• Create a culture open to new ideas. “Many businesses are stuck in corporate pinball,” Jones says. By that he means this: Each time someone dreams up a new idea, that idea gets bounced from department to department, as if its hitting the bumpers of a giant pinball machine. Each department finds a reason to say “no” to the idea, which eventually ends up in the gutter. “You have to stop closing the door and saying, ‘No,’ ” Jones says. “Your job is to get the idea to the finish line. To get it over, to say, ‘Yes.’ ”
  • Become a disrupter yourself. In this world of disruption, it’s unlikely your largest competitor will be your undoing, Jones says. The problem is those 5,000 to 6,000 new startups per year that are attacking the traditional world. “You need to put their ideas to work and become a disruptor yourself,” he says. “Disruption and innovation really are two sides of the same coin. You just call it a disruption because you didn’t do it.”

“A company may currently be strong and it may be run by intelligent executives, but the question is whether it’s adaptable enough to change,” Jones says. “Even more important, is the company proactively preparing for change? If so, it’s more likely to survive and maybe even thrive.”

 

To become a more innovative leader, you can begin by taking our free leadership assessments and then enrolling in our online leadership development program.

Check out the companion interview and past episodes of Innovating Leadership, Co-creating Our Future, via iTunes, Google Play, TuneIn, Stitcher, Spotify and iHeartRADIO. Stay up-to-date on new shows airing by following the Innovative Leadership Institute LinkedIn.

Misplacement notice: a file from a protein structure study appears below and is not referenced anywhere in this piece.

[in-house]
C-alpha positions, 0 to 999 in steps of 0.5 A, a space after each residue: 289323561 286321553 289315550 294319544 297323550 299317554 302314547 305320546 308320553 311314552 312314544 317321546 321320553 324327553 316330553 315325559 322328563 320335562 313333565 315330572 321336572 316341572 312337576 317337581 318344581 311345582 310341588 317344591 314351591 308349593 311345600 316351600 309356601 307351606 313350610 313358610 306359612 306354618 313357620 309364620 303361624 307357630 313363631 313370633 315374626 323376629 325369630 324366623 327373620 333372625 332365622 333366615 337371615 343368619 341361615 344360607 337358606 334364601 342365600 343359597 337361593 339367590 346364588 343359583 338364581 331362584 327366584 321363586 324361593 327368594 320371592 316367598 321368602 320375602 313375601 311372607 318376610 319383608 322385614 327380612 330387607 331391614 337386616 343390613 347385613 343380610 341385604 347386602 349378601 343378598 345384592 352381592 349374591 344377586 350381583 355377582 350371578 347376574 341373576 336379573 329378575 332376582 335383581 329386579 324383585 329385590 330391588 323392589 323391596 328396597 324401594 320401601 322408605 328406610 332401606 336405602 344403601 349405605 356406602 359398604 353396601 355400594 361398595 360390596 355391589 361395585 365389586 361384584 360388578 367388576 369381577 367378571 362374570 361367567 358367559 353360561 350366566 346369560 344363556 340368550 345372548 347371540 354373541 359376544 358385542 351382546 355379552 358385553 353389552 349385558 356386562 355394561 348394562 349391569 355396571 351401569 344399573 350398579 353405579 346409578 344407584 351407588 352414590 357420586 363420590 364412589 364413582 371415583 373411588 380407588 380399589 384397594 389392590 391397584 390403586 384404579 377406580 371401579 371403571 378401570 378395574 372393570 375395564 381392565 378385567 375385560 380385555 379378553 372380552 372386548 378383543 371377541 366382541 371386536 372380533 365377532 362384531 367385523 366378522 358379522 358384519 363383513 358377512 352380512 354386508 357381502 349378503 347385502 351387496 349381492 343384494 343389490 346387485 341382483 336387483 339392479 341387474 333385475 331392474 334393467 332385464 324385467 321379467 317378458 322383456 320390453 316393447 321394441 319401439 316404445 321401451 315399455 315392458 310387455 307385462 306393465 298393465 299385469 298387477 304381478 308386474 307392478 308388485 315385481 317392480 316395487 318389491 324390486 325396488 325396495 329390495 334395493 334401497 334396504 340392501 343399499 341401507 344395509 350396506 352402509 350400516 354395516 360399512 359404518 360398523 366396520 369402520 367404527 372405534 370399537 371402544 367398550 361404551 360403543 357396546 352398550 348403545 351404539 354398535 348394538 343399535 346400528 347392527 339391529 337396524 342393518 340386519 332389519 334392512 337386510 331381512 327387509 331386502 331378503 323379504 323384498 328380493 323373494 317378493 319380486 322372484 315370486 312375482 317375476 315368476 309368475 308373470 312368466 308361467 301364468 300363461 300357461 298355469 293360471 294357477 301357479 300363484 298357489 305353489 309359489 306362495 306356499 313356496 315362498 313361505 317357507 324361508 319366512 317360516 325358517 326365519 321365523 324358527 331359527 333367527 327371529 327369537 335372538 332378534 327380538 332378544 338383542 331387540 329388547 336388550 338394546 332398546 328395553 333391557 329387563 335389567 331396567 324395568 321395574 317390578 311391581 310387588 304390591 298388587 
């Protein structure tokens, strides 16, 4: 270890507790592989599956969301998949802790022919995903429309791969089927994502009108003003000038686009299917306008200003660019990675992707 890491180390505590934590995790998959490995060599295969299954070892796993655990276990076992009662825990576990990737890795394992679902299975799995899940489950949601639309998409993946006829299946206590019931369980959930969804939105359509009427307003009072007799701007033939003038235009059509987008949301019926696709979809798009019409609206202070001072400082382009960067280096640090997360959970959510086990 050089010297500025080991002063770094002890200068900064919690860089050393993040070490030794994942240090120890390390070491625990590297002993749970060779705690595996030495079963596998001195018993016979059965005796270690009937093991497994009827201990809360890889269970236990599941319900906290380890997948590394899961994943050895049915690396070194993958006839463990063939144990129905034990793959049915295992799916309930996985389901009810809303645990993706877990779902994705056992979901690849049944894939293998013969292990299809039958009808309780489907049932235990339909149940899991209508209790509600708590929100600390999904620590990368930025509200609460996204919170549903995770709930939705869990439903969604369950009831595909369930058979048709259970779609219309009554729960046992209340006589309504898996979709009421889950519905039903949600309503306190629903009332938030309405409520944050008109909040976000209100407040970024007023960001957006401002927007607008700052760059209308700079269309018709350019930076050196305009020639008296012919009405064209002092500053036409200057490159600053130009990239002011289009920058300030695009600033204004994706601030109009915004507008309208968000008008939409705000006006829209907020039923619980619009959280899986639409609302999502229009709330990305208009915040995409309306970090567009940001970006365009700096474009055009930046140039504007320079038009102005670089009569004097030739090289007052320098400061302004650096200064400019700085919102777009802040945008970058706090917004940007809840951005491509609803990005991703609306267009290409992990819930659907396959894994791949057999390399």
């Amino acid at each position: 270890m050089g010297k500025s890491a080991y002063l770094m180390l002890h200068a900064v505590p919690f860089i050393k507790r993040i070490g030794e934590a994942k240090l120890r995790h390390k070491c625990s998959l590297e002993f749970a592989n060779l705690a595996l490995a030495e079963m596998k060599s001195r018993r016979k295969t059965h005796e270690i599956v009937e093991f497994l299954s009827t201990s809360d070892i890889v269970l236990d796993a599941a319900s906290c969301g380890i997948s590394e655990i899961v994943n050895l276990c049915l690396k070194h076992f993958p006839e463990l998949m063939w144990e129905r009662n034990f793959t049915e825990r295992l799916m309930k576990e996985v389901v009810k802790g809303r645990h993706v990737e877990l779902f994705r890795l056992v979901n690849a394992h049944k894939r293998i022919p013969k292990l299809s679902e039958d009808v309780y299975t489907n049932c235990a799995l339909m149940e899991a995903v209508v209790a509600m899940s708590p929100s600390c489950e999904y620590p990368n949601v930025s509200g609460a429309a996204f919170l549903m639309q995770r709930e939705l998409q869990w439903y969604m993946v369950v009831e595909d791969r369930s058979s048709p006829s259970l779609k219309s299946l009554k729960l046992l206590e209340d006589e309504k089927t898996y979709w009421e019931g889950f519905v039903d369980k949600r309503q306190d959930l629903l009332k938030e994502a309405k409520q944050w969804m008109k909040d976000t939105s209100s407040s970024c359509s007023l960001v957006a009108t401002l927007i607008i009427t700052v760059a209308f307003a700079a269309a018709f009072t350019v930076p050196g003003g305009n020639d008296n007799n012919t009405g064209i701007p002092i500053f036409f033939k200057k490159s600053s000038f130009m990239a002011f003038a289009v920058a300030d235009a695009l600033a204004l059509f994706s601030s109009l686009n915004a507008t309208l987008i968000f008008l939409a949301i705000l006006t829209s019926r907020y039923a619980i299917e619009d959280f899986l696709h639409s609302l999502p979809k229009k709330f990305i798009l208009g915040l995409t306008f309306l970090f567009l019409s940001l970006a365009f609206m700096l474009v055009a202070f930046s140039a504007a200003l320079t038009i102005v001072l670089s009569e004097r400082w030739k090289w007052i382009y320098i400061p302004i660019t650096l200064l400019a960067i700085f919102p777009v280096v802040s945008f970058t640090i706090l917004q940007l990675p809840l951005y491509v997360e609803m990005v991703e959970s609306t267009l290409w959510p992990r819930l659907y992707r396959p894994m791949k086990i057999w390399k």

About the Author

Terry Jones (www.tbjones.com), founder of Travelocity.com and founding chairman of Kayak.com, is author of the new book Disruption OFF: The Technological Disruption Coming for Your Company and What to Do About It. For the last 15 years he’s been speaking and consulting with companies on innovation and disruption. Jones began his career as a travel agent, jumped to two startups and then spent 20 years at American Airlines, serving in a variety of management positions including Chief Information Officer. While at American he led the team that created Travelocity.com, served as CEO for six years, and took the company public. After Travelocity he served as Chairman of Kayak for seven years until it was sold to Priceline for $1.8 billion.

 

 

 

Rebalancing Society Across the Public, Private, Plural Sectors